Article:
Matthew 8:14-15. And when Jesus was come into Peter’s house — As is related Mark 1:29, &c.; he saw his wife’s mother laid — Peter was then young, as were all the apostles; sick of a fever — Fevers are ordinary distempers, and often cured by ordinary means, but this was a great fever, Luke 4:38; and it is probable such means, though used, had proved ineffectual. And he touched her hand, and the fever left her — Namely, immediately. The cure was wrought in an instant, and not slowly, like cures produced in the course of nature, or by medicine. For though the length and violence of her distemper had brought her into a weak and languid state, her full strength returned all at once, insomuch, that, rising up immediately, she prepared a supper for them, and served them while at meat, showing hereby that she was perfectly restored.


Verse 16-17

Matthew 8:16-17. When even was come, they brought unto him many, &c. — The news of this miracle being spread through the town, those who had sick relations or friends resolved to apply to Jesus for a cure. Only, because it was the sabbath, they did not come immediately to him. They waited till the holy rest was ended, which, according to the Jewish form of the day, was at sunsetting, at which time, according to Mark 1:32, and Luke 4:40, they brought the sick in great numbers to him: and he took pity on them and healed them all, casting out the devils from the demoniacs with his word — His authoritative and powerful word, the same by which he made the world, and all things therein. That it might be fulfilled which was spoken by Esaias — That is, whereby was fulfilled, namely, in a lower sense than that primarily intended by the prophets; saying, Himself took our infirmities, &c. — Isaiah spoke it in a more exalted sense. The evangelist here only alludes to those words as being capable of this lower meaning also. Such instances are frequent in the sacred writings, and are elegances rather than imperfections. He fulfilled these words in the highest sense, by bearing our sins in his own body on the tree: in a lower sense, by sympathizing with us in our sorrows, and healing us of the diseases which were the fruit of sin.


Verses 18-20

Matthew 8:18-20. Now when Jesus saw great multitudes — When Jesus did the things before mentioned he was in Capernaum, Matthew 8:5, but the multitude pressing him, he gave orders to pass over the sea of Galilee, otherwise called the sea of Tiberias, that both himself and the people might have a little rest. And a certain scribe came — Namely, as they went in the way from the house, out of which he came, to the shore where he proposed to embark. See Luke 9:57. And said unto him, with all the appearance of profound respect, Master, I will follow thee whithersoever thou goest — Being determined to devote myself entirely to the service of thy kingdom. This scribe seems to have concluded, from the zeal with which the people flocked about our Lord, that he would soon declare himself to be the Messiah, and become a mighty prince; Jesus, therefore, knowing his motives to be of a worldly and ambitious nature, saith unto him, The foxes have holes, &c. As if he had said, Do not flatter yourself with the expectation of any temporal advantages from attending me, for I plainly tell you, that whereas (not to speak of domestic animals which are under the care of man) even the very foxes have holes, &c., for themselves and their young, but the Son of man, successful as his kingdom must at length be, now appears in such low circumstances, that he has not so much as a place where he may lay his head; and his followers must expect no better condition. Therefore do not follow me from any view of temporal advantage. The phrase Son of man, is borrowed from Daniel 7:13, where the prophet describes the universal dominion to which the Messiah, in quality of the Son of man, was to be raised. This name, therefore, when applied to our Lord, at the same time that it denotes his human nature, brings into view the glorious kingdom over which, in his human nature, he was to preside. Nevertheless, on several occasions it is used in a sense which implies deep humiliation, being the name given to the ancient prophets on account of the low estimation in which they were sometimes held by their countrymen. It is the appellation which Christ commonly gives himself, and that, as it seems, out of humility, as having a relation to his mean appearance in this world.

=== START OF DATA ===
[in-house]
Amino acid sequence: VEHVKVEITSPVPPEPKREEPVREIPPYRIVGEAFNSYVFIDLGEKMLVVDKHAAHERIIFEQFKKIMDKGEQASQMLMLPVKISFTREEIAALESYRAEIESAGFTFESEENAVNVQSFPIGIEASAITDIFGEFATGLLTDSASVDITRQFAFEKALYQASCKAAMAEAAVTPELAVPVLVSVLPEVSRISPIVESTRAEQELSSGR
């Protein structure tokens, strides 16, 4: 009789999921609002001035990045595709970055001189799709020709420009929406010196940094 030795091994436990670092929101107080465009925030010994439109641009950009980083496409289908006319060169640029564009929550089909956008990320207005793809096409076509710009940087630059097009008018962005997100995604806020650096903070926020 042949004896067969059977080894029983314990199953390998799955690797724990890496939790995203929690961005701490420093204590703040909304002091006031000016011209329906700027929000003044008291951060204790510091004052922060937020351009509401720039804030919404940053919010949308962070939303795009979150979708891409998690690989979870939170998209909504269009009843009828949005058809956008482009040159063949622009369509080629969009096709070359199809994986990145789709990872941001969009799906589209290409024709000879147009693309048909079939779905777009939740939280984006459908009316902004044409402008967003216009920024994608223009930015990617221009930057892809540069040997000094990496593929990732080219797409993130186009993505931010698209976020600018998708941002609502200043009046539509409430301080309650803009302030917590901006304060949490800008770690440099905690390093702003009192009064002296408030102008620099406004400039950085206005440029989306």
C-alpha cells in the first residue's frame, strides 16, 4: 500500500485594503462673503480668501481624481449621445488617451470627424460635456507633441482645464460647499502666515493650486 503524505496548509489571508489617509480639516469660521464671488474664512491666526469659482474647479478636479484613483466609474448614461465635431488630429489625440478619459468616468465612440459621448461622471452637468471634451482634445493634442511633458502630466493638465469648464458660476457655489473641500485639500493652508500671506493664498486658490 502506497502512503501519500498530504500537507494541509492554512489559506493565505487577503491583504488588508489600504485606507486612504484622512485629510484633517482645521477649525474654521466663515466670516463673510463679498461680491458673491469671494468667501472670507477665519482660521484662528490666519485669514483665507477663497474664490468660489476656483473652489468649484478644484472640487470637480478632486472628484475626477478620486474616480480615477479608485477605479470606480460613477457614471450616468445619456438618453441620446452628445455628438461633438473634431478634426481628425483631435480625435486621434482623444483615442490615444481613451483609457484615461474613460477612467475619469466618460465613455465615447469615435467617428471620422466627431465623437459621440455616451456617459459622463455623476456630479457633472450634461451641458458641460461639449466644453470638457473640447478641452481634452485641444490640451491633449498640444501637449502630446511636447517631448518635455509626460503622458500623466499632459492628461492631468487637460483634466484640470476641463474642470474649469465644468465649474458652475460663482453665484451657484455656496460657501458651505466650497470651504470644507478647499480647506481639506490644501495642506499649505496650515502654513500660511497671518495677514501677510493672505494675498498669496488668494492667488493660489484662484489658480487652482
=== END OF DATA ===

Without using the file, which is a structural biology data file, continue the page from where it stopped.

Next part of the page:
Verse 21-22

Matthew 8:21-22. And another said, Lord, &c. — Luke informs us, Luke 9:59, that Christ had said to this man, Follow me, to which command he replied, as is here stated, Lord, suffer me first to go and bury my father — His meaning seems to be, Suffer me to continue at home with my father, who is far advanced in years, till I have performed the last filial office to him, in committing his body to the dust: for it does not appear that his father was already dead. But Jesus said, Follow me — Namely, immediately; and let the dead bury their dead — Let such as are dead in sin, spiritually dead, being insensible to the concerns of their souls and eternity, employ themselves in interring their deceased relatives and friends: or, leave the business of the world to those that are alive to it, and dead to God and things divine.


Verses 23-27